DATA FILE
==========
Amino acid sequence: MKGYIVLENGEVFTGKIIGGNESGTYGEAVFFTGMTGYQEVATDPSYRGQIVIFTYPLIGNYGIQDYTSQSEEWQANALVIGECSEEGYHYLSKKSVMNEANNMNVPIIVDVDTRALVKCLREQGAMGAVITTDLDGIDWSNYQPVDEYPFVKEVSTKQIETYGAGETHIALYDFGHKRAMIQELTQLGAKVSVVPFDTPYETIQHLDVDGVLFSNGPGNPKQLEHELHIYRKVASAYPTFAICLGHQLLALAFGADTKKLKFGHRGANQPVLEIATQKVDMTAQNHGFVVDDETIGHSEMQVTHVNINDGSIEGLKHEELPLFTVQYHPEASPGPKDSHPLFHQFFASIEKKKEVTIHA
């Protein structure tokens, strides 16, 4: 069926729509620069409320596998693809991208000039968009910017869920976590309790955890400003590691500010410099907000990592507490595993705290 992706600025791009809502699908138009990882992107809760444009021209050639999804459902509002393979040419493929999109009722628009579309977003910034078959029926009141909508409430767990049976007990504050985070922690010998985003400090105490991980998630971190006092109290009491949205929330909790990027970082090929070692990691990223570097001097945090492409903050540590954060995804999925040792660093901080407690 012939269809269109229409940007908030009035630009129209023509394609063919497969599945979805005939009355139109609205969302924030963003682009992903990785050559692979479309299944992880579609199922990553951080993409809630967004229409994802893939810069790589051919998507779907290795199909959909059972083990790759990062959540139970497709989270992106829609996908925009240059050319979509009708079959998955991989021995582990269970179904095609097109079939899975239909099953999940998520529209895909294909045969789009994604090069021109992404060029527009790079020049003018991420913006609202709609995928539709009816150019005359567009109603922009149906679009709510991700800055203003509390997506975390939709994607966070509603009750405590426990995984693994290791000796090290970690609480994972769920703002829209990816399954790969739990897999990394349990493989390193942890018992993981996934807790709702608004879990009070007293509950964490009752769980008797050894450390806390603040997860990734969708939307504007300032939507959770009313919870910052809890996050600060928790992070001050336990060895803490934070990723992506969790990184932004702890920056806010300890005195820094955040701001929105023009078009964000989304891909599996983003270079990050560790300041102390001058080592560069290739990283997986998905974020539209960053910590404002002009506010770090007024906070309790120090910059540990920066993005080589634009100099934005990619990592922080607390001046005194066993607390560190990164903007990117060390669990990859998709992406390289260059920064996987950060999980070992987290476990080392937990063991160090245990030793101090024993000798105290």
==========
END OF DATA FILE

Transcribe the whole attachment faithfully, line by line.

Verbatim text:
Amino acid sequence: MKGYIVLENGEVFTGKIIGGNESGTYGEAVFFTGMTGYQEVATDPSYRGQIVIFTYPLIGNYGIQDYTSQSEEWQANALVIGECSEEGYHYLSKKSVMNEANNMNVPIIVDVDTRALVKCLREQGAMGAVITTDLDGIDWSNYQPVDEYPFVKEVSTKQIETYGAGETHIALYDFGHKRAMIQELTQLGAKVSVVPFDTPYETIQHLDVDGVLFSNGPGNPKQLEHELHIYRKVASAYPTFAICLGHQLLALAFGADTKKLKFGHRGANQPVLEIATQKVDMTAQNHGFVVDDETIGHSEMQVTHVNINDGSIEGLKHEELPLFTVQYHPEASPGPKDSHPLFHQFFASIEKKKEVTIHA
């Protein structure tokens, strides 16, 4: 069926729509620069409320596998693809991208000039968009910017869920976590309790955890400003590691500010410099907000990592507490595993705290 992706600025791009809502699908138009990882992107809760444009021209050639999804459902509002393979040419493929999109009722628009579309977003910034078959029926009141909508409430767990049976007990504050985070922690010998985003400090105490991980998630971190006092109290009491949205929330909790990027970082090929070692990691990223570097001097945090492409903050540590954060995804999925040792660093901080407690 012939269809269109229409940007908030009035630009129209023509394609063919497969599945979805005939009355139109609205969302924030963003682009992903990785050559692979479309299944992880579609199922990553951080993409809630967004229409994802893939810069790589051919998507779907290795199909959909059972083990790759990062959540139970497709989270992106829609996908925009240059050319979509009708079959998955991989021995582990269970179904095609097109079939899975239909099953999940998520529209895909294909045969789009994604090069021109992404060029527009790079020049003018991420913006609202709609995928539709009816150019005359567009109603922009149906679009709510991700800055203003509390997506975390939709994607966070509603009750405590426990995984693994290791000796090290970690609480994972769920703002829209990816399954790969739990897999990394349990493989390193942890018992993981996934807790709702608004879990009070007293509950964490009752769980008797050894450390806390603040997860990734969708939307504007300032939507959770009313919870910052809890996050600060928790992070001050336990060895803490934070990723992506969790990184932004702890920056806010300890005195820094955040701001929105023009078009964000989304891909599996983003270079990050560790300041102390001058080592560069290739990283997986998905974020539209960053910590404002002009506010770090007024906070309790120090910059540990920066993005080589634009100099934005990619990592922080607390001046005194066993607390560190990164903007990117060390669990990859998709992406390289260059920064996987950060999980070992987290476990080392937990063991160090245990030793101090024993000798105290």